It is always important to consider to what extent an individual in going to benefit from genetic knowledge before a genetic test is considered. For example, a genetic test for Huntington’s disease exists for a long time and can determine whether a person will develop this disease in their adult life. But since there is no known cure for it are you willing to live with this knowledge? Another example are the off-the counter genetic tests discussed above. A negative result for let’s say cardiovascular diseases (or any other complex disease) is great, but as you know by now only genetics is included in these test. Living an unhealthy lifestyle even if having no mutations will not therefore spare you from cardiovascular diseases.
Regardless of this, genetic tests when they provide you with accurate, clinically relevant and helpful data also have benefits. A positive result for a specific mutation that is known to be disease causing can direct a person to have more regular checkups or change their life style in order to decrease the likelihood of developing the disease. On the other hand a negative result can relive a person from uncertainty and in some cases also eliminate further checkups and other tests. Especially important are genetic screens in newborns, where doctors can determine genetic disorder early in life and treatment can be started before any damage is done. Some further issues about genetic testing can also be found in on the Ethics and Genetics web page.
A brief history of genetic testing
Genetic testing is a relatively young discipline in medicine that has evolved in tight connection with discoveries in genetics. The first steps were made in the 1950's when the structure of DNA (deoxyribonucleic acid), the carrier of genetic information, was determined by James Watson and Francis Crick. Further discoveries were made through the 1960's and 1970's including methods on DNA isolation from cells and tissues as well as DNA analysis. However, one of the most important steps, also for the field of genetic testing, came in 1983 with the discovery of a technique named PCR for polymerase chain reaction.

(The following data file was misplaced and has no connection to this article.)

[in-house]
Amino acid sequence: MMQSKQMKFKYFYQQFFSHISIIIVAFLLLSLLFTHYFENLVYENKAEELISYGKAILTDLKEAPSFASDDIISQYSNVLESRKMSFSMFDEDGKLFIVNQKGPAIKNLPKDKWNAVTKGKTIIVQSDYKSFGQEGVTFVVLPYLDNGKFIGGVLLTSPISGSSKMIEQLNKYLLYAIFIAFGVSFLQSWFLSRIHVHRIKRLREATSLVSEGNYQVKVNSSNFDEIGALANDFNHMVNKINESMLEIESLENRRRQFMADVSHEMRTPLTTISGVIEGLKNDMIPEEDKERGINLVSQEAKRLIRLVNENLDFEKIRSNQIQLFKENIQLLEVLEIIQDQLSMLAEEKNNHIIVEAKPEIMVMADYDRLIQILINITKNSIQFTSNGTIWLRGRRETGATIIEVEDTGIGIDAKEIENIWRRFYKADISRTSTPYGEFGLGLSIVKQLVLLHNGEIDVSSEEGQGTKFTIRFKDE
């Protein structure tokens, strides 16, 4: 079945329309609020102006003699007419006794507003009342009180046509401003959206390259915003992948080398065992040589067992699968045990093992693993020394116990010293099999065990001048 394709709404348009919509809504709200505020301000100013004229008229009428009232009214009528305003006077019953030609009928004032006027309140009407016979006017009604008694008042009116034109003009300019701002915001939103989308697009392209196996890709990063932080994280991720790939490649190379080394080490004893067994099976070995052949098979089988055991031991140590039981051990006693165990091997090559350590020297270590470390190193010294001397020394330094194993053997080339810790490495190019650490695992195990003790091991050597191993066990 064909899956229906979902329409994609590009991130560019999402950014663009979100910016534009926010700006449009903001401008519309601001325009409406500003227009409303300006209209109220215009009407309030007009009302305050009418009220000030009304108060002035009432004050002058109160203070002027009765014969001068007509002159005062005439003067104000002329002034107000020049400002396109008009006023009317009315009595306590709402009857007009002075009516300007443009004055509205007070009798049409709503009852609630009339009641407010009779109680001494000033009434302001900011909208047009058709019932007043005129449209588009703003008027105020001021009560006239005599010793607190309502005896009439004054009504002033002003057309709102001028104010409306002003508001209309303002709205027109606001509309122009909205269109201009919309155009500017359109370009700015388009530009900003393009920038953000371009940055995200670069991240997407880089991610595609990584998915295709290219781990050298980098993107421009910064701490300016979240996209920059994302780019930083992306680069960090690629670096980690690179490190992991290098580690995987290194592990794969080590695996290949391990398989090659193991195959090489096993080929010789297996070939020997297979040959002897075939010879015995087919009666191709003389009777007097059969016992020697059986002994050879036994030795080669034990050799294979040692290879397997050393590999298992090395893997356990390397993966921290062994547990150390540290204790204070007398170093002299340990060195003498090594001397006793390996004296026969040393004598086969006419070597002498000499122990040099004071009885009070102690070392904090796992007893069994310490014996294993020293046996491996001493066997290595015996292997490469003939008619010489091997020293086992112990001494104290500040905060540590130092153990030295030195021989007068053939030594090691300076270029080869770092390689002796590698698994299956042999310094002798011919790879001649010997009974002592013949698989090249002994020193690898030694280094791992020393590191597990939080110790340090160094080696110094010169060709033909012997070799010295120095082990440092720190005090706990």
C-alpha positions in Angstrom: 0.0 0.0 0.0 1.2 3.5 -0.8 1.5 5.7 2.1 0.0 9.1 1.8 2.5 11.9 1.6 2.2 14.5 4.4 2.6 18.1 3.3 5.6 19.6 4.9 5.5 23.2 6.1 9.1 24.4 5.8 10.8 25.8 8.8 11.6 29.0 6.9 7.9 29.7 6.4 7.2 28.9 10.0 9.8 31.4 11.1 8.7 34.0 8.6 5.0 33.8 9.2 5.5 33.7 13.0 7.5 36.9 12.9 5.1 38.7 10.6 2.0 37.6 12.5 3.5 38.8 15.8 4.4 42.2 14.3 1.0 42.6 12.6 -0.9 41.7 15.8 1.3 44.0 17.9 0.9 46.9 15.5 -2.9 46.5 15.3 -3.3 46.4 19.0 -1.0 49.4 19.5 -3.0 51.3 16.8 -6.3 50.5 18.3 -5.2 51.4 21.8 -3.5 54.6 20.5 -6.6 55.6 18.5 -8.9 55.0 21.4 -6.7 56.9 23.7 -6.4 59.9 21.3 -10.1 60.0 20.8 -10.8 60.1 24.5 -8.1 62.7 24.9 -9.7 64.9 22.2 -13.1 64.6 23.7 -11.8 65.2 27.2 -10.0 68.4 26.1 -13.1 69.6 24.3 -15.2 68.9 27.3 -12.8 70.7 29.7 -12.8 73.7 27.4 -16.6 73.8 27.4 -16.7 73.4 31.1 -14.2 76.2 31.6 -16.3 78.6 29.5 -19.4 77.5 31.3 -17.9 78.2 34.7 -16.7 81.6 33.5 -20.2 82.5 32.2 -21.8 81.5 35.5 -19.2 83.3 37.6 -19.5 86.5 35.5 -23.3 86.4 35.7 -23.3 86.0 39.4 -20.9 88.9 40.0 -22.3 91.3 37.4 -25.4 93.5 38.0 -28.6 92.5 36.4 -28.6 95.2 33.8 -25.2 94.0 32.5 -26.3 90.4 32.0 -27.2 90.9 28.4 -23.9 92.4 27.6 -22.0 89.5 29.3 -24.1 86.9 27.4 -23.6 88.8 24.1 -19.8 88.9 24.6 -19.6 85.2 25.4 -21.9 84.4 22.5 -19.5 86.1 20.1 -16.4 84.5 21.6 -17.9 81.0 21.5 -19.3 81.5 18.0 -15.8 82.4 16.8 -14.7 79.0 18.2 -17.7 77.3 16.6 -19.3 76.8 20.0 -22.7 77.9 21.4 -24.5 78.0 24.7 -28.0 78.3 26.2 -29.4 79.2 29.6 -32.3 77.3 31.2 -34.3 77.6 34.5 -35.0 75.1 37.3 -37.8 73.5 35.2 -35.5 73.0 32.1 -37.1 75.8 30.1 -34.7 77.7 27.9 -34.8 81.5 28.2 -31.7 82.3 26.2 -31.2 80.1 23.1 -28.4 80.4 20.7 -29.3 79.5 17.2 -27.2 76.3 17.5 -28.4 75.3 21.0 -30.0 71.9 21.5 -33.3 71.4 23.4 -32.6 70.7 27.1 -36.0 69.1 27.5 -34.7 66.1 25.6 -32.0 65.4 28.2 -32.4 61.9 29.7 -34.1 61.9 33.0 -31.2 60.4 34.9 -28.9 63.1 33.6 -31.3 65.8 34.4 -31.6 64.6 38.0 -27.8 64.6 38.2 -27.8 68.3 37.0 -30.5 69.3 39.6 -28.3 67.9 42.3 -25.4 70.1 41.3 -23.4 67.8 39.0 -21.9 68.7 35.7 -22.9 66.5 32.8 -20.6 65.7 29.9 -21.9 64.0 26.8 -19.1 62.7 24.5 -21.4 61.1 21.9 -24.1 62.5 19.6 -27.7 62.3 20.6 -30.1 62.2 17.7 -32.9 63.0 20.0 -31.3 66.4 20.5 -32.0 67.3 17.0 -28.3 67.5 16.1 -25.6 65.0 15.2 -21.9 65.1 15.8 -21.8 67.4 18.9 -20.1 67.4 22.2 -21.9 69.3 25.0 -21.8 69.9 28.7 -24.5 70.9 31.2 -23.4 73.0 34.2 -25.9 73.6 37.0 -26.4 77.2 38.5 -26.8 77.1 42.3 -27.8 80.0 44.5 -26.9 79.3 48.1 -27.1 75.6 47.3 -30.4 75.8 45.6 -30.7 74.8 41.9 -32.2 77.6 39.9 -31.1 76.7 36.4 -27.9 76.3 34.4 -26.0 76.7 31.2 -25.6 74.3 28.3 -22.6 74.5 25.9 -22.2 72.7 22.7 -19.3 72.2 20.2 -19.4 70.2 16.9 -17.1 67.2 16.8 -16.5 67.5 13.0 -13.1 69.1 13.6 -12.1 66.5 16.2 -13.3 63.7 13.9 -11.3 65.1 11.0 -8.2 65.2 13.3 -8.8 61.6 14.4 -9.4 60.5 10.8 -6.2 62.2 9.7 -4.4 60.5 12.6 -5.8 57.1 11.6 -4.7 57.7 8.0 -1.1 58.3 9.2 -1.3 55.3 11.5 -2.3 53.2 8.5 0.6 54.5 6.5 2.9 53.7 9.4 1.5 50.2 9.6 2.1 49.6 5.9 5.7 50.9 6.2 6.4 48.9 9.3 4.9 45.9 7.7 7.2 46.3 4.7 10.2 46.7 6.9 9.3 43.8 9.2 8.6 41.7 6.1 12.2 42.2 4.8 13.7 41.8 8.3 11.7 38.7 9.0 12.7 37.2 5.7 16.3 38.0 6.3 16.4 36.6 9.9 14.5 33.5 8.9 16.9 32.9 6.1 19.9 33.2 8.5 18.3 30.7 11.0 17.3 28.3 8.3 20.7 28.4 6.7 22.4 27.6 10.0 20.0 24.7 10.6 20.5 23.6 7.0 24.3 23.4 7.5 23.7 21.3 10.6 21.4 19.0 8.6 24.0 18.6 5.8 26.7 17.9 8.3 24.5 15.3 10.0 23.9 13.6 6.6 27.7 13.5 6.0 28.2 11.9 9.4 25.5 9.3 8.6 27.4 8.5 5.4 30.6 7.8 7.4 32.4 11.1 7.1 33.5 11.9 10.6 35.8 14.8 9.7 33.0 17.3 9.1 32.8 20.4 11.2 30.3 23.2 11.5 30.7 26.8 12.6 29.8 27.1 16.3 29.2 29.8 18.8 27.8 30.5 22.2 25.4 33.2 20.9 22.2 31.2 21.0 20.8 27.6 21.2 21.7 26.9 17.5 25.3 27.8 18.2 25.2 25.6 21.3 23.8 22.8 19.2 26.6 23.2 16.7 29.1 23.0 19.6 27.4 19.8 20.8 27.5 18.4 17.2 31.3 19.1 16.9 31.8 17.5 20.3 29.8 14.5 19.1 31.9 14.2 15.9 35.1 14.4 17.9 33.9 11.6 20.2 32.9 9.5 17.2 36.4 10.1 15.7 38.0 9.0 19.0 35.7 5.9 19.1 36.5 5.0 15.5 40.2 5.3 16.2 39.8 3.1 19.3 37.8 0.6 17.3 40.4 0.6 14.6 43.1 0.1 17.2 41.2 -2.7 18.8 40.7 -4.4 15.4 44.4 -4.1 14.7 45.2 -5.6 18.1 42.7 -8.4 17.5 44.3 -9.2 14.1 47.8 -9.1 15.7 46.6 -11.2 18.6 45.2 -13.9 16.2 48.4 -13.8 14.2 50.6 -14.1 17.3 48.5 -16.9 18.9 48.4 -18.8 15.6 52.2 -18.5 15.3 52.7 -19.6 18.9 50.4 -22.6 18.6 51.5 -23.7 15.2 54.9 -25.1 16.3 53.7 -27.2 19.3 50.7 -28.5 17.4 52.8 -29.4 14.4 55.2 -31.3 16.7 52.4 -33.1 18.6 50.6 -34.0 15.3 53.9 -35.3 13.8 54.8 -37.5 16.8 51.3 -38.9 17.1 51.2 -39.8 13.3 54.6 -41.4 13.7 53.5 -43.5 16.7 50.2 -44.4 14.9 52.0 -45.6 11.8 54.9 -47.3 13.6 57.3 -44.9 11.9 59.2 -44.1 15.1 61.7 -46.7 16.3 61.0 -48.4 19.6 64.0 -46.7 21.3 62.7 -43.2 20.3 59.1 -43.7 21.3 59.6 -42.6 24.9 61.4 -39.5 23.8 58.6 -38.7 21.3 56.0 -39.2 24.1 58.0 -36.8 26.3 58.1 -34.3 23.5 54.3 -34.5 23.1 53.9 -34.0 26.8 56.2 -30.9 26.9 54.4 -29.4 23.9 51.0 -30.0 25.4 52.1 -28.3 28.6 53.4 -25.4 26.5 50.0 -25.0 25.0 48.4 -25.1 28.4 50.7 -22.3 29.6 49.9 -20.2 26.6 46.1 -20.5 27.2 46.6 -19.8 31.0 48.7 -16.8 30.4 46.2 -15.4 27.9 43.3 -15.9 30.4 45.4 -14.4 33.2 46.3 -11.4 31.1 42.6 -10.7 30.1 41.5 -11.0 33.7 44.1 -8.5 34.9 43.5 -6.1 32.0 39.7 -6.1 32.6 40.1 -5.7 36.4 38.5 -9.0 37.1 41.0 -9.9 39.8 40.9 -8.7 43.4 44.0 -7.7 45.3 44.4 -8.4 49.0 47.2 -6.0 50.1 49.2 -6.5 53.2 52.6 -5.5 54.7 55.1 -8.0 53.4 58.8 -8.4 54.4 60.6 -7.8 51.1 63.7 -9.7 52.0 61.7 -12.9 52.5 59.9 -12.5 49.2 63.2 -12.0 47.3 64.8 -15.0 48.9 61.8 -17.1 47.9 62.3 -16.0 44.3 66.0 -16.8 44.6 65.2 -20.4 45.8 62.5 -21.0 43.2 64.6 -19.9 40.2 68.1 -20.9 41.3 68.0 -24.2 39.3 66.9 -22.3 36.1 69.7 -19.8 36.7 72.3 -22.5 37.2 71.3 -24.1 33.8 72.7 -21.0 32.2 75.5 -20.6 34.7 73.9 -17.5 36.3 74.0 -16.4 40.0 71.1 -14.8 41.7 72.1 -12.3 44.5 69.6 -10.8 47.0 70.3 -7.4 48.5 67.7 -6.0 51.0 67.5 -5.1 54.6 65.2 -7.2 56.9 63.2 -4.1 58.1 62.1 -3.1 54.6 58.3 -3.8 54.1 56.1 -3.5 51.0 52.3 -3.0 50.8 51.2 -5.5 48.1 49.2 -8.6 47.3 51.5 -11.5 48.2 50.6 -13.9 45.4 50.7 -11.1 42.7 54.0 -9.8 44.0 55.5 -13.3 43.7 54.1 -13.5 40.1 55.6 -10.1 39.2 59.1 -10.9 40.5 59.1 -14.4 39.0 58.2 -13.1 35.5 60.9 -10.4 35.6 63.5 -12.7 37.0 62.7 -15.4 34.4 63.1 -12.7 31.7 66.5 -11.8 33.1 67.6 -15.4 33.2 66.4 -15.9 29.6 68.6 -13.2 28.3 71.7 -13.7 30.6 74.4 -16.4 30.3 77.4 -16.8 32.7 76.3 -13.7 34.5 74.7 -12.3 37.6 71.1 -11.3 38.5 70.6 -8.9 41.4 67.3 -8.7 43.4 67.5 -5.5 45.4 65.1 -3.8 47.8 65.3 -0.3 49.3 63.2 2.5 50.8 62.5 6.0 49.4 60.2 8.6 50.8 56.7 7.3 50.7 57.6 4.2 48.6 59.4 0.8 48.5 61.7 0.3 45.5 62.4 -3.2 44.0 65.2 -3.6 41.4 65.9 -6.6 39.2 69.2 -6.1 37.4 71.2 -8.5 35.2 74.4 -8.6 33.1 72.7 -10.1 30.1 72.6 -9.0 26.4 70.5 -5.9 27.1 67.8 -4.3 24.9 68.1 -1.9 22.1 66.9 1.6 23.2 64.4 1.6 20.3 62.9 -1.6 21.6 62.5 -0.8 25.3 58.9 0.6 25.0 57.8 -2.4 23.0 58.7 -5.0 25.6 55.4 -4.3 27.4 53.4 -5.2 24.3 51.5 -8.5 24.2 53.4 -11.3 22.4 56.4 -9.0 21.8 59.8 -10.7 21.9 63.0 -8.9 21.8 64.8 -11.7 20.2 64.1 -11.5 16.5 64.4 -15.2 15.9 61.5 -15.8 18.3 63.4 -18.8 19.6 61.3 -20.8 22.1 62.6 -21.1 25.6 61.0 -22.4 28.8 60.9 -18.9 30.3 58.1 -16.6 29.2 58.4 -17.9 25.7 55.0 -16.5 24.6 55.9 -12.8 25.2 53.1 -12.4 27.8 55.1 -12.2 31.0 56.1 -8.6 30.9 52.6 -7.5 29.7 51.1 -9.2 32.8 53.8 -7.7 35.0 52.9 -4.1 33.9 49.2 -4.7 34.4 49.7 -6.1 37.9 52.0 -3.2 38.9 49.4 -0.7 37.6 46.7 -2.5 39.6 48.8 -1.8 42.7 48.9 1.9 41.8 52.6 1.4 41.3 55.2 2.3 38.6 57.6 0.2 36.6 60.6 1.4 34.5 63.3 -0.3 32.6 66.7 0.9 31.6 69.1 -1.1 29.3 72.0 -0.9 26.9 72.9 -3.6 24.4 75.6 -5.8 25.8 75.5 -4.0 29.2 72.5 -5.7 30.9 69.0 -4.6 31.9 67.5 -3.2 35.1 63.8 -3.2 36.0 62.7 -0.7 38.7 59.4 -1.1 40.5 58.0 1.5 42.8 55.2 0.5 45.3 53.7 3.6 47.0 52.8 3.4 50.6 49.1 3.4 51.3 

PCR is a very simple method that uses the basic characteristics of DNA and enables scientists to make millions of copies of a single gene. This of course is a huge advantage in genetic testing, where doctors usually work with very small amounts of DNA. For example, let's say a doctor took a cheek swab from a patient. The amount of DNA present on a cheek swab is very very small and mutations cannot be determined directly on the isolated DNA. Therefore, DNA molecules are firstly amplified and then searched for any mutations present. For this reason PCR remains as one of the most popular techniques in genetic testing and is one of the most widely used techniques in diagnostic laboratories.
With the development of these techniques and the ever growing knowledge of the human genome, more and more diseases were linked to specific mutations in genes. The first diseases for which genetic tests were developed included cystic fibrosis, Duchenne muscular dystrophy and Huntington Chorea.
Another important leap forward was the completion of the Human Genome project, which formally began in 1990 and was completed in 2003, 2 years ahead of its original schedule. The Human Genome Project was an international effort whose goal it was to determine the sequence of the human genome and with that all the genes it contains. This eventually led to the development of genetic tests for more than 2000 diseases.(CDC)
1 - Wylie Burke, 2002, Genetic Testing, New England Journal of Medicine
2 - Center for Disease Control (www-cdc.gov)